Bottle: Poured a deep brown color ale with a generous foamy head with surprisingly good retention and good lacing. Aroma of well balanced caramel malt with just enough sweetness and some light dry English hops as well. Taste is also a well balance mix between some rich caramel malt with just enough sweetness and some dominant English hops (which are sadly on the decline since this is not as fresh as it once was). Well made for a style that doesn't offer it fair share of surprise.
A healthy pour sneaks up on me and I am forced to suck foam to stave off a foam over; the foam is quite hoppy with a nice mix of ripe berry and herbal notes. The head has lots of structure to it and it leaves lots of thick lacing on the sides of the glass as it slowly recedes. I end up with three-fingers of light tan colored froth in my glass. The beer is a ruddy, dark red / brown color that shows a brilliantly clear, gold highlighted, cranberry red color when held up to the light. The aroma has a nice mix of malt and hop character to it, though it is more hop leaning than anything; aromas of berries, bergamot, blood orange and some light herbal notes are backed by a caramelized malt note and a touch of biscuit like grain character.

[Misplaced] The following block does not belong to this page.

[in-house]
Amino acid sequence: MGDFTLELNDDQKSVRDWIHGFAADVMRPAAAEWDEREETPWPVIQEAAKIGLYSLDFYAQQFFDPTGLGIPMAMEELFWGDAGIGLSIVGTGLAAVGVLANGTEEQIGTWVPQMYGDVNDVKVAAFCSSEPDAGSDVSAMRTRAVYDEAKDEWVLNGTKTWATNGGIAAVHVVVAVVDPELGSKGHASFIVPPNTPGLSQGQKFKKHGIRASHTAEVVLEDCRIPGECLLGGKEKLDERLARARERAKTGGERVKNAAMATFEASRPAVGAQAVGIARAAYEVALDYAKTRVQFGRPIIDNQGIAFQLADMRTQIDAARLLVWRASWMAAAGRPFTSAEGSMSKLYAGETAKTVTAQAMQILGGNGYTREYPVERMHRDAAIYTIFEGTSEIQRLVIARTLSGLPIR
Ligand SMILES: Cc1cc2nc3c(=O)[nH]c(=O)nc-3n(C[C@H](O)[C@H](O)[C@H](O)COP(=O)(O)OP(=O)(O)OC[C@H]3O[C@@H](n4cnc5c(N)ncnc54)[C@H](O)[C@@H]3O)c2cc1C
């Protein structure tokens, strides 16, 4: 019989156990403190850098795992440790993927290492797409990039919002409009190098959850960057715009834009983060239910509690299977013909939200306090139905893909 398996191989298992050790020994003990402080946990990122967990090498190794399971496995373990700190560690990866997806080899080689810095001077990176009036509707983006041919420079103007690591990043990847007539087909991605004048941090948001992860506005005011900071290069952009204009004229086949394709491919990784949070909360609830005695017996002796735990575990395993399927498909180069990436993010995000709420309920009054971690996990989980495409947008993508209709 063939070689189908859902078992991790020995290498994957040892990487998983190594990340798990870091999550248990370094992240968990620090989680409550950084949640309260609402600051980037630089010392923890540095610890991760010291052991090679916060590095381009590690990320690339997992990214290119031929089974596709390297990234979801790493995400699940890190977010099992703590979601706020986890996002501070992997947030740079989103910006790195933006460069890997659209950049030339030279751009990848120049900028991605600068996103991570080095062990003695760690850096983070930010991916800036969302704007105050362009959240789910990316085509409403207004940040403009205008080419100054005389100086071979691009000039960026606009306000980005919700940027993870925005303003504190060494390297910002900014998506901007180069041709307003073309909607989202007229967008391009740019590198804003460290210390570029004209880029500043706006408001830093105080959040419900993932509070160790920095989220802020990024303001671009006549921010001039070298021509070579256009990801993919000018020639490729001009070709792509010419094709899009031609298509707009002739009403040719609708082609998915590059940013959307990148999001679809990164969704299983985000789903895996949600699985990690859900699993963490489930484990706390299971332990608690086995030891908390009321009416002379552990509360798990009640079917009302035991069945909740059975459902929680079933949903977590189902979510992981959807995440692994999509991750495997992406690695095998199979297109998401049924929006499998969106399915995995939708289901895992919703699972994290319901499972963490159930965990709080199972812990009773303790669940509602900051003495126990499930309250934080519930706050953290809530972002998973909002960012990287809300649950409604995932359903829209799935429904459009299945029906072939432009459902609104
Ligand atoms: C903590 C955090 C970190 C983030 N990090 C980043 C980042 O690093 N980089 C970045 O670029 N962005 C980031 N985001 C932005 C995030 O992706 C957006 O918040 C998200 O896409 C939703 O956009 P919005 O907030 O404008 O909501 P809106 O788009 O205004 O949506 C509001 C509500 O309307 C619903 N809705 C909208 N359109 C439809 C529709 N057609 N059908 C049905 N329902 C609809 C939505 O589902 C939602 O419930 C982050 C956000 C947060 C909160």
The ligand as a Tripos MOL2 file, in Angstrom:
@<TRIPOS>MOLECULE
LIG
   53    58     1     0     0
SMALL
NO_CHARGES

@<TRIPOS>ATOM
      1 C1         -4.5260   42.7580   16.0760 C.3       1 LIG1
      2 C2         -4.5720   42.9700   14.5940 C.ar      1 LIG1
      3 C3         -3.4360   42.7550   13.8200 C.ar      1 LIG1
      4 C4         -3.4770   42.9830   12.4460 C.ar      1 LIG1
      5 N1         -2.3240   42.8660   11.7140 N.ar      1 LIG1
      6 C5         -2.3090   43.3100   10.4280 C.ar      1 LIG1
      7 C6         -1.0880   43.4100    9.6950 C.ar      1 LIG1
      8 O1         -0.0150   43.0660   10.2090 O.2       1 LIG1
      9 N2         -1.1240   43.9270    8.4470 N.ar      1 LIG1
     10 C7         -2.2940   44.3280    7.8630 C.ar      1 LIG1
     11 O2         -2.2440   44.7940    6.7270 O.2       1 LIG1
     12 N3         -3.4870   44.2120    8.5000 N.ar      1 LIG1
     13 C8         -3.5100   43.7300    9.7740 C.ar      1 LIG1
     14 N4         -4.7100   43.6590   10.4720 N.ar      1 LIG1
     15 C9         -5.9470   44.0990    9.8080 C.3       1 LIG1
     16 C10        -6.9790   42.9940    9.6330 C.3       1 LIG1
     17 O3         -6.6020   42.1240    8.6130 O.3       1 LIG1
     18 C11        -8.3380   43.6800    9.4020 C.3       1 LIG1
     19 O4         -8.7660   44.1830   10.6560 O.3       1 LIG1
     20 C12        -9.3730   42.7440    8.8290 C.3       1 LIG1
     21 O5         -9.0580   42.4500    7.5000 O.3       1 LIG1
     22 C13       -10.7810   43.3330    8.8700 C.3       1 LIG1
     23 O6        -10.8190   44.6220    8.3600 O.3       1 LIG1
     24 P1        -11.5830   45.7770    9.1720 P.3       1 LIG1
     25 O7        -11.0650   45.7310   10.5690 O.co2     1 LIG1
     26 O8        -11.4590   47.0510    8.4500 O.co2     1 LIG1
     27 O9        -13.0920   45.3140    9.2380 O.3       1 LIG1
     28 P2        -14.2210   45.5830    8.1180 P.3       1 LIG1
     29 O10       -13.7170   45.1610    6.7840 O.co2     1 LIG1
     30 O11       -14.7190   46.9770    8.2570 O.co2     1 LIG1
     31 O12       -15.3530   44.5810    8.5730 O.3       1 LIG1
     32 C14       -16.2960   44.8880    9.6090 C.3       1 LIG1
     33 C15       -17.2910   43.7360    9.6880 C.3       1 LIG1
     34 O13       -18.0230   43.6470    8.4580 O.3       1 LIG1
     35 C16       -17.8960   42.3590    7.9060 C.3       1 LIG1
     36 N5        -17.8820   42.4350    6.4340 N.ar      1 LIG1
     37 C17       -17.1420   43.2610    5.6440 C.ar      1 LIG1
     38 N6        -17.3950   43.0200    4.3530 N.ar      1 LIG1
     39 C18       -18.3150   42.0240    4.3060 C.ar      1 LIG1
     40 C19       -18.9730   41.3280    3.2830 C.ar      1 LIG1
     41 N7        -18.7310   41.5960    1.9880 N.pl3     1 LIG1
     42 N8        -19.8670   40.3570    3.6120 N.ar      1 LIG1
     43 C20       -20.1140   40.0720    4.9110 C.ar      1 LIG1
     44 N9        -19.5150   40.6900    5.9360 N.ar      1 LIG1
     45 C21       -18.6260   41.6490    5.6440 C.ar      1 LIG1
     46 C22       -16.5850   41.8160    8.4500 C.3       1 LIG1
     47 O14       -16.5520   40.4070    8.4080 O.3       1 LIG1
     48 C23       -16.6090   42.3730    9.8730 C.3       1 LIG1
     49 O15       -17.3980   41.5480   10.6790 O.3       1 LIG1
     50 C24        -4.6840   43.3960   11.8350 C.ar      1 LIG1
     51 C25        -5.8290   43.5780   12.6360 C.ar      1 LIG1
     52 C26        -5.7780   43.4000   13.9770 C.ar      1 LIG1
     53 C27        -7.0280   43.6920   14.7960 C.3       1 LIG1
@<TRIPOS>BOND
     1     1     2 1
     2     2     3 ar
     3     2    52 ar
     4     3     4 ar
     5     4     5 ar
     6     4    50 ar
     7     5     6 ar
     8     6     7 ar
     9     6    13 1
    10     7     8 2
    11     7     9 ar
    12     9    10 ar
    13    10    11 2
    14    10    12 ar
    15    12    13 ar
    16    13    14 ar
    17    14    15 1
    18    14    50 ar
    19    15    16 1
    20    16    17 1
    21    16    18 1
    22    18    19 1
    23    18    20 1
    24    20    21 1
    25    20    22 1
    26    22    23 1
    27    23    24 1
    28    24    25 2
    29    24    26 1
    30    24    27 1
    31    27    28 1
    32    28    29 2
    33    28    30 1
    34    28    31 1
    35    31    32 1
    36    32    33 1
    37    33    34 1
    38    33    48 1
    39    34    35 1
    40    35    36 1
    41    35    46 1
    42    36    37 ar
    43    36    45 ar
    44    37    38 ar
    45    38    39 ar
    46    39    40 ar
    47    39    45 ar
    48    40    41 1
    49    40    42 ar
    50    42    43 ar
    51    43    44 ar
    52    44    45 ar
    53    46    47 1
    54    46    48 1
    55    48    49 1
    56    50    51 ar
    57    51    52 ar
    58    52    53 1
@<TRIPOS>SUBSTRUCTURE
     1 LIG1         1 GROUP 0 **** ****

Lightly sweet malt accentuates the citrus hop notes. The beer picks up a buttery malt character towards the middle that is almost more texture than flavor; this actually has a fair amount of body to it for a beer of this strength. Sharp herbal hop notes and a substantial bitterness are noticeable as the beer first hits my lips through to the lingering finish. This beer is quite hoppy (far more so than I was expecting considering the label says this is a traditional British Brown Ale), with only a supporting malt character. Flavors of menthol, citrus infused berry jam, orange citrus oil, a touch of lychee and substantial, lingering herbal note are all easily found here. The subtle malt character boosts the hop notes more than anything, but there is a touch of nuttiness to the finish as well as a suggestion of toasted grain.
Quite a nice surprise, I thought I was in the mood for a nice malty brown ale, but it turns out I could use some hops.
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